Imagine being given a quest to help a character do laundry – which you then accomplish by heading on over to the website and completing a browser minigame. The quest reward – in the MMO – is a special scrubbing brush, and from then on you’ll be able to use that scrub brush whenever you play the Flash game. Much of the core of Twin Skies entails letting players interact with the game – managing their auctions, talking to their guild – from external sources like the website. A comparison was drawn to the World of Warcraft Armory, where players can view characters’ equipment and stats outside of the game. With the Twin Skies philosophy, a player could go onto the Armory and actually change what their character had equipped without ever entering the game itself.
While the game itself won’t be a blockbuster like Warhammer or EVE, and I have no idea how well these ideas will hold up in practice, these ideas and concepts alone are ambitious and creative enough to warrant praise, and praise I shall gladly give. I might not have known what to expect from Twin Skies beforehand, but Meteor is trying some awesome things and I’m going to keep my fingers crossed for them.
Also, the baby Salabounder plushes they were handing out are goddamn adorable.
2.) Rise of the Argonauts (Codemasters, PS3/ 360/PC)
I’ve already lavished praise and acclaim on this Ancient Greek-themed action RPG, so I’ll refrain from repeating myself here. I will repeat myself when I say that Argonauts showed incredible promise on the show floor. The game has a robust and fairly original advancement system behind a solid combat engine that retains the entertainment and pure ass-kicking joy of God of War, though at a (relatively) slower, more tactical and realistic pace.
I loved the “action” part, but was impressed by what I was shown of the “RPG” half as well – the player will have to make choices on the fly, each with different outcomes. For example, in one boss fight the foe will be holding a statue of her former self, and at some point will become enraged and drop it. Players can either judge her as undeserving of redemption and kill her directly, or attempt to destroy the statue and redeem her. While there’s no way to really tell before we see the finished product, Rise of the Argonauts stood out among the show floor as one of its unexpected best.
1.) The Lord of the Rings Online: Mines of Moria (Turbine, PC)
All right, yes, this is an expansion, so some might say it doesn’t count. LotRO is a solid title with a devoted fanbase and a development team whose passion and love for the original source material is blindingly evident in the work they do. I already knew this, and in that respect the game shouldn’t count as a surprise.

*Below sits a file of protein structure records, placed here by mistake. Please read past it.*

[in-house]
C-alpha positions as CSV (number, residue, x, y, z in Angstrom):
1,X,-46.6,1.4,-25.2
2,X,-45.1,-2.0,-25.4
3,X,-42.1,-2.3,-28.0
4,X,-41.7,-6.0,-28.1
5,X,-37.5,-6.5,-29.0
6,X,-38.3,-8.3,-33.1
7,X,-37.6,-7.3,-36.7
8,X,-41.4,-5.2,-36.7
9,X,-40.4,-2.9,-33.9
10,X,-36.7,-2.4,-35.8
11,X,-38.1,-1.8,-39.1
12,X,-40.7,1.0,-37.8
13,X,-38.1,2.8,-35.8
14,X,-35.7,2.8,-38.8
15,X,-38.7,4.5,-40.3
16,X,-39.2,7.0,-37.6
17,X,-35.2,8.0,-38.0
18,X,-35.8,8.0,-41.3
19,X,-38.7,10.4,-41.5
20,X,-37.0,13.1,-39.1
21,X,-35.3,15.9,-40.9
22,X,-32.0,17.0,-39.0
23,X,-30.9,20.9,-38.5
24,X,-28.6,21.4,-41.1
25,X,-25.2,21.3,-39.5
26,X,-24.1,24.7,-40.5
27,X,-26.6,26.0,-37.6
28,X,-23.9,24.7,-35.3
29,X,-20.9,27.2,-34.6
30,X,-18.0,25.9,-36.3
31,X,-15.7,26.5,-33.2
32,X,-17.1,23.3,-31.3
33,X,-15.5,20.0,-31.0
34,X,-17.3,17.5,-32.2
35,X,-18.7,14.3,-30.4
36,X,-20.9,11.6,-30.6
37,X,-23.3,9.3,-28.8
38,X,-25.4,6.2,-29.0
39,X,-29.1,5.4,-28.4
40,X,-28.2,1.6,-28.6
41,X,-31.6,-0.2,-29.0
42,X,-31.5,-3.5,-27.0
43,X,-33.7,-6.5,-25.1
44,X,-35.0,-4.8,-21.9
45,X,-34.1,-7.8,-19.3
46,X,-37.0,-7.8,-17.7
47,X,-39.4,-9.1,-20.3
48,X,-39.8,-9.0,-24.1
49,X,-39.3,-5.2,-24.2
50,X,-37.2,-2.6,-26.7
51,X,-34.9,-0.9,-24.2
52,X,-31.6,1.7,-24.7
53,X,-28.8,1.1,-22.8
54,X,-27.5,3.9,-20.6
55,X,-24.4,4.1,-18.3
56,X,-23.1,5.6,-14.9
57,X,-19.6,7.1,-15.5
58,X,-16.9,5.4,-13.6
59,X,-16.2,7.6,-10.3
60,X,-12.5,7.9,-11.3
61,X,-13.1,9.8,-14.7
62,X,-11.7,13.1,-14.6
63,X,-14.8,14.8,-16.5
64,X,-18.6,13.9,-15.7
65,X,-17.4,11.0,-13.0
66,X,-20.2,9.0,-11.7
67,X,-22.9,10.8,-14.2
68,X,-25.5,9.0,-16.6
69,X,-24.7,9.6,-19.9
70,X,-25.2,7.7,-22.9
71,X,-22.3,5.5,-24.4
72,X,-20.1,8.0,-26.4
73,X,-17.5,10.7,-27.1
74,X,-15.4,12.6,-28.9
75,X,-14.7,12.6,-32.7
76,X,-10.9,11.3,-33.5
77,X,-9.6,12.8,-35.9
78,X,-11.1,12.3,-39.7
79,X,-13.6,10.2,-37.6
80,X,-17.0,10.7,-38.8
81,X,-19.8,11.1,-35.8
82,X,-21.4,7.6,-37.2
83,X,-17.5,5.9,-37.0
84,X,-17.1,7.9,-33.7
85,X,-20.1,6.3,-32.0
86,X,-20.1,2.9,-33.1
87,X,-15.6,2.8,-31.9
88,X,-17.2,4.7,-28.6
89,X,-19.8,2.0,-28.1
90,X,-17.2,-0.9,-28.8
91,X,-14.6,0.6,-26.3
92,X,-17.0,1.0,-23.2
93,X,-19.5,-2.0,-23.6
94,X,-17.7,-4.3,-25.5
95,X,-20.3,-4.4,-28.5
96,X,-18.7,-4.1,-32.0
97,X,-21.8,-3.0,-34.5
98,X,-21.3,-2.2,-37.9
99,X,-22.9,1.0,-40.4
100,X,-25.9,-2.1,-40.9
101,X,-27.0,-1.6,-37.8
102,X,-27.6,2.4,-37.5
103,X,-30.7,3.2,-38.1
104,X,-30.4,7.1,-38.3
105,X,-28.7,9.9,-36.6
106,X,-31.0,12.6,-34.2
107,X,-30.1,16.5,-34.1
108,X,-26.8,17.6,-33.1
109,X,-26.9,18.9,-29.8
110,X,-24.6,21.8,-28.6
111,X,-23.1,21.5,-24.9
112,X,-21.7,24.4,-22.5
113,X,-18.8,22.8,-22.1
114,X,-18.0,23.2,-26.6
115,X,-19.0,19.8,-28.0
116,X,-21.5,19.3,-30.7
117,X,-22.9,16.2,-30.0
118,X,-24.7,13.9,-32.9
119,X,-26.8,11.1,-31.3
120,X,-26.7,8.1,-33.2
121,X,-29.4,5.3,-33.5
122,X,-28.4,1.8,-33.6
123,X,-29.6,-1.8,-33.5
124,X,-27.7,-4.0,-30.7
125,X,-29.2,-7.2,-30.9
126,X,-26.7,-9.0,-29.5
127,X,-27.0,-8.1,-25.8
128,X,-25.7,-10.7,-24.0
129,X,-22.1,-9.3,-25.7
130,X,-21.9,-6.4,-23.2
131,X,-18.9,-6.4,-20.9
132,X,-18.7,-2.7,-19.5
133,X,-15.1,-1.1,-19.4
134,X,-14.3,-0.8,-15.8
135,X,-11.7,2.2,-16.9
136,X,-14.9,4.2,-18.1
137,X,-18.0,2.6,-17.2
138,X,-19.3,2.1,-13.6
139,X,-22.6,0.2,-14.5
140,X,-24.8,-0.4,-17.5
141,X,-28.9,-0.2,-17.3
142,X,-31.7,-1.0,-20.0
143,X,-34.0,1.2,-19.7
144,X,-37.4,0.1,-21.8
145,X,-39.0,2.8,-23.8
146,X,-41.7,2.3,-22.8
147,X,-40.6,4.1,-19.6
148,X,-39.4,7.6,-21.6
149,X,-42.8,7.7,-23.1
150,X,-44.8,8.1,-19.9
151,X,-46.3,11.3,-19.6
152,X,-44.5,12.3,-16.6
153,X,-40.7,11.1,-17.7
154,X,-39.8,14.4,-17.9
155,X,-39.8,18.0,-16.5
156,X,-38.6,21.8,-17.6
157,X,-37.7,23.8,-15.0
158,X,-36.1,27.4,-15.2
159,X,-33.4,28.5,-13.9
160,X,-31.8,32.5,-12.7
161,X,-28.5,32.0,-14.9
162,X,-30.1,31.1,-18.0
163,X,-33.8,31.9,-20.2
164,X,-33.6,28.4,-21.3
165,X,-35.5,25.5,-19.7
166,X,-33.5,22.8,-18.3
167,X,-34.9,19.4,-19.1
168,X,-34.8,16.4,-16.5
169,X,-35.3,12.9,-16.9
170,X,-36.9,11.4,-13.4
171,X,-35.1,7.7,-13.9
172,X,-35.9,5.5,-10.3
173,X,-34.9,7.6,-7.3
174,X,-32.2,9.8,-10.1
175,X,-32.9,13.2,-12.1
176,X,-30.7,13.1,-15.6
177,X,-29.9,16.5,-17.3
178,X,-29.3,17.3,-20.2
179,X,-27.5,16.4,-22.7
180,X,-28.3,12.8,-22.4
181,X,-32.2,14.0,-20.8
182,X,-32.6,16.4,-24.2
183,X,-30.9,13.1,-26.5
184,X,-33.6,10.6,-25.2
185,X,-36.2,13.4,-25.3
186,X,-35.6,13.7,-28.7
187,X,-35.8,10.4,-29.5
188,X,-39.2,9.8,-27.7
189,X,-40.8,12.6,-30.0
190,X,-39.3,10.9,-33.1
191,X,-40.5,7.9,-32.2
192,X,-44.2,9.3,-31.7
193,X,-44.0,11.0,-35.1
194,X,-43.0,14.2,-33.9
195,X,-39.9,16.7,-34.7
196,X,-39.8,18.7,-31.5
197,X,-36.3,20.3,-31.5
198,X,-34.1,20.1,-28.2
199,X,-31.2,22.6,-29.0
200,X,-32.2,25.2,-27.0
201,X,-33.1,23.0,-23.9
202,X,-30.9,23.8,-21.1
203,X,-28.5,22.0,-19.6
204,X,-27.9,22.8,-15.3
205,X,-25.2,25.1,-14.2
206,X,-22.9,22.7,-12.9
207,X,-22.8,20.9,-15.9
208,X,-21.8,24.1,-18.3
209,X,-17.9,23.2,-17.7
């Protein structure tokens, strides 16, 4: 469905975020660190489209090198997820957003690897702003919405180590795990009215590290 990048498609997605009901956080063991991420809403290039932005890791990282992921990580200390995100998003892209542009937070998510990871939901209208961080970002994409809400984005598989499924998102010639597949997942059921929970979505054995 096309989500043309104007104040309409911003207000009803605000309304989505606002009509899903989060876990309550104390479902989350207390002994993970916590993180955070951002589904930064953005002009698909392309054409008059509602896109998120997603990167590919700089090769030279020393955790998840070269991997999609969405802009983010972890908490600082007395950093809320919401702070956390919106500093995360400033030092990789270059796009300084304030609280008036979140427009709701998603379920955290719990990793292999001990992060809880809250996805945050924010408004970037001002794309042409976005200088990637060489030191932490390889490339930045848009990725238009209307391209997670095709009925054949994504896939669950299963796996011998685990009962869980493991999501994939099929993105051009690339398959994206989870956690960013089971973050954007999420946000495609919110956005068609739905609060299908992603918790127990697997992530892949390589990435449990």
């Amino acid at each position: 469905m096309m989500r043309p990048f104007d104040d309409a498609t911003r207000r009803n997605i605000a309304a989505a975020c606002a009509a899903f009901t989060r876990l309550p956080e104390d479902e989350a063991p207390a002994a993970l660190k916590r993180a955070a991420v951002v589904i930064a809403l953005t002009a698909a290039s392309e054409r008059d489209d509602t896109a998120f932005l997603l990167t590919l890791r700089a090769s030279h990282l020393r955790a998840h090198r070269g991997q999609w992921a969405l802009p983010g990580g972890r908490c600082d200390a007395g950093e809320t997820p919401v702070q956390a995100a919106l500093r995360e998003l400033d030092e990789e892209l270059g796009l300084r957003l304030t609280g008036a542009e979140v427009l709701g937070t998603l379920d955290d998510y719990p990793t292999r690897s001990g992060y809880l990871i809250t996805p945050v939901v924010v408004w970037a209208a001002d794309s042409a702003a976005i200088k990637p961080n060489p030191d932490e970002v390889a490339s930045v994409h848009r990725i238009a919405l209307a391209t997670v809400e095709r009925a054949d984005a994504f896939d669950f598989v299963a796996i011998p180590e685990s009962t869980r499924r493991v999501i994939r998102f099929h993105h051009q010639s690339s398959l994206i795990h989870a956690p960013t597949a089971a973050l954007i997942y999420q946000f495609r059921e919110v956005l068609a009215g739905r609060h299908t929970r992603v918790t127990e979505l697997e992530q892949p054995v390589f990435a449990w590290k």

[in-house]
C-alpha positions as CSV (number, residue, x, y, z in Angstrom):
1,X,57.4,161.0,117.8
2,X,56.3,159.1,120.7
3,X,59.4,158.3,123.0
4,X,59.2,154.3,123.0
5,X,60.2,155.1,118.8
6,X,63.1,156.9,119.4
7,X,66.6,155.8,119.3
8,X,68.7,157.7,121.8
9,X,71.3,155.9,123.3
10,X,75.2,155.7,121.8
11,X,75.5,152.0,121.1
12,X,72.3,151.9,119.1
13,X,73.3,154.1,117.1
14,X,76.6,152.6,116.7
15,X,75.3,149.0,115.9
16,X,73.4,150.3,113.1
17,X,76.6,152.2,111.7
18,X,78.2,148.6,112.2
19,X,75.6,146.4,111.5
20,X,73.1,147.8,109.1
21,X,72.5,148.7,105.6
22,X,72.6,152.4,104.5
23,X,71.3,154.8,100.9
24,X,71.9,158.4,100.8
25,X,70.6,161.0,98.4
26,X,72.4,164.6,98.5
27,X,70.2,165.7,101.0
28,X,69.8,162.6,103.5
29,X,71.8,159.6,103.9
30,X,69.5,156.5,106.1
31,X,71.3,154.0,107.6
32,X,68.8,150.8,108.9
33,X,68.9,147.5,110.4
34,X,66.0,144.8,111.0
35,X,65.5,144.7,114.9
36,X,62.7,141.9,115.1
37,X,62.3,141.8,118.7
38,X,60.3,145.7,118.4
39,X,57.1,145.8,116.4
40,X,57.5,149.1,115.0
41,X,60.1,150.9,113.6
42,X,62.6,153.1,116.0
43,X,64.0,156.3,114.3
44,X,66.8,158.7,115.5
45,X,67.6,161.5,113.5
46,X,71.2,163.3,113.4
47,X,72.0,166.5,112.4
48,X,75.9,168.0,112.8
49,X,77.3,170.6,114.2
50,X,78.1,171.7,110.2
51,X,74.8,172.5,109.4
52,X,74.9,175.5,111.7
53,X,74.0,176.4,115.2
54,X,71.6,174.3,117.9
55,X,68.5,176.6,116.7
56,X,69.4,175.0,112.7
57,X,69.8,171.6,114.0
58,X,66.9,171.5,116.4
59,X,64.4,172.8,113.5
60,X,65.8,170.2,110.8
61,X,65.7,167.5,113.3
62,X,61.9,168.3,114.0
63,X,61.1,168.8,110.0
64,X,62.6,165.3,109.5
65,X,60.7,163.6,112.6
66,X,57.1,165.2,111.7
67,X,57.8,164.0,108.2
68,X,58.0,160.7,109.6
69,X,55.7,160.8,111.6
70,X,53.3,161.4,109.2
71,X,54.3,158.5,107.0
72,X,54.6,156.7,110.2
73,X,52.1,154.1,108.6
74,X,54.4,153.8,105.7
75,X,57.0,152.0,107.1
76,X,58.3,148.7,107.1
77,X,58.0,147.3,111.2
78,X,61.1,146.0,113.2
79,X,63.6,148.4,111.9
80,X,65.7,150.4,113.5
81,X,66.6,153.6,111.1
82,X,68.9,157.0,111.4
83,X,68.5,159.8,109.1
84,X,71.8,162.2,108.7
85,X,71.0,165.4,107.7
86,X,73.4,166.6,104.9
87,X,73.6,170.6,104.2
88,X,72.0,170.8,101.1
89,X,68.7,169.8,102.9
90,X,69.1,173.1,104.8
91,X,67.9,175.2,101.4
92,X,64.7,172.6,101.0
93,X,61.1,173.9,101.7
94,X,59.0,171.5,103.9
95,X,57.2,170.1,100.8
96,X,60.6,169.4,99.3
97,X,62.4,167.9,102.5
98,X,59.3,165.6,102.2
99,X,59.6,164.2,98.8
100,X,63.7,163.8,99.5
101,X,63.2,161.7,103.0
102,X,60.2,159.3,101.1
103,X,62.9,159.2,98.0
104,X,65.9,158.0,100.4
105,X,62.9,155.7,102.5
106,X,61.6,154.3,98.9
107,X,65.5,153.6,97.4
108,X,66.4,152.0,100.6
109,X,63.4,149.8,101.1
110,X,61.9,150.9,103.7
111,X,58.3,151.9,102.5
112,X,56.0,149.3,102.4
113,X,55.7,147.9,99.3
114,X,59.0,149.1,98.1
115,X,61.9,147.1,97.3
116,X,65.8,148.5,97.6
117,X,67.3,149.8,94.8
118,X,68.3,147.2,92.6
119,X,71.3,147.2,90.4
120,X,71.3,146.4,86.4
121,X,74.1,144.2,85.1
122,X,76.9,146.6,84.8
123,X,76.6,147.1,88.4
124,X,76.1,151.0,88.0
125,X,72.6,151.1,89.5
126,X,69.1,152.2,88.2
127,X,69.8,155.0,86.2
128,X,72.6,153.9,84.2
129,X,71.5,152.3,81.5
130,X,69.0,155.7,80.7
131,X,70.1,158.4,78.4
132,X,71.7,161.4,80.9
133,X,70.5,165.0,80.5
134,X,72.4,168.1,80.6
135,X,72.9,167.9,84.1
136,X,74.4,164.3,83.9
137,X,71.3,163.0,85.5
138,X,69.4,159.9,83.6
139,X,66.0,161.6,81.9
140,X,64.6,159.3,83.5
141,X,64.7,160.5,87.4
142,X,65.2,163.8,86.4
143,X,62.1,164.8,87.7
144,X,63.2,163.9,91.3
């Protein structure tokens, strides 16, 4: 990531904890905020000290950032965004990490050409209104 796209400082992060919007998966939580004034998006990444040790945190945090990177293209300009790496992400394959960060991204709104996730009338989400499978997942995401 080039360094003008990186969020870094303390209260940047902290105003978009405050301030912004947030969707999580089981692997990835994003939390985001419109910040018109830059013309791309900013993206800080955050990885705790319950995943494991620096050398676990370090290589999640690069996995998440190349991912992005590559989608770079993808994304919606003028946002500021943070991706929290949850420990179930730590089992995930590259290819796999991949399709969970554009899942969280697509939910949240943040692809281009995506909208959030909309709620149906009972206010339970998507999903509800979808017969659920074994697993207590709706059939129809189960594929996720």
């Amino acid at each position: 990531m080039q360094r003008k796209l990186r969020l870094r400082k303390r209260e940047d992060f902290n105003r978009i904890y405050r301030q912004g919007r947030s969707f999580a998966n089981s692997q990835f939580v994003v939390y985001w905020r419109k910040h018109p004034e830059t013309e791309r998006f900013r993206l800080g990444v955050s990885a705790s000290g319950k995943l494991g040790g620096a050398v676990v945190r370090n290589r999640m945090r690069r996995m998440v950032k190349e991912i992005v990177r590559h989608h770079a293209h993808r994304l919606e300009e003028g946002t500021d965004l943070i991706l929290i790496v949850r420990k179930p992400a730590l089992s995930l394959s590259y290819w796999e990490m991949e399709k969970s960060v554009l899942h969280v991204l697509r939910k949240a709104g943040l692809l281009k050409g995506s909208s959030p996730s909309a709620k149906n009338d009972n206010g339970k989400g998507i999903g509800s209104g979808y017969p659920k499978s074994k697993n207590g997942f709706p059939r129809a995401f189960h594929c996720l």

Moria, though? That was a surprise. I’m not talking about the two new classes, as intriguing as they appear – the star of the show is the kingdom beneath the mountain. LotRO is by no means the only MMORPG based off a pre-existing IP, but while games based on Warhammer, Star Trek, and the rest have their own trials and tribulations … this is Tolkien. This is the grandfather of modern-day high fantasy. Growing up, I had a friend whose cousin was named Arwen: if Turbine messed up the Mines of Moria, they’d never hear the end of it.
So it’s a good thing that they didn’t.
In all seriousness, Turbine has built Moria. They’ve built it, and it is immense (as it should be). They’ve replicated what we see in the books down to details like the correct number of steps in a grand staircase. An area of the kingdom of Moria built during an era of friendship with the Elves shows traces of Elven architecture. They’ve filled in some of the blanks, too, such as an area called the Waterworks where massive paddlewheels and underground rivers provide the groundwork for the civilization of Moria to exist.
At this point, I’m beginning to suspect that Turbine may be actually employing members of the line of Balin, because what they’ve done is no small feat. Moria is a high bar to clear, and they’ve done so with flying colors.
Tolkien should be proud.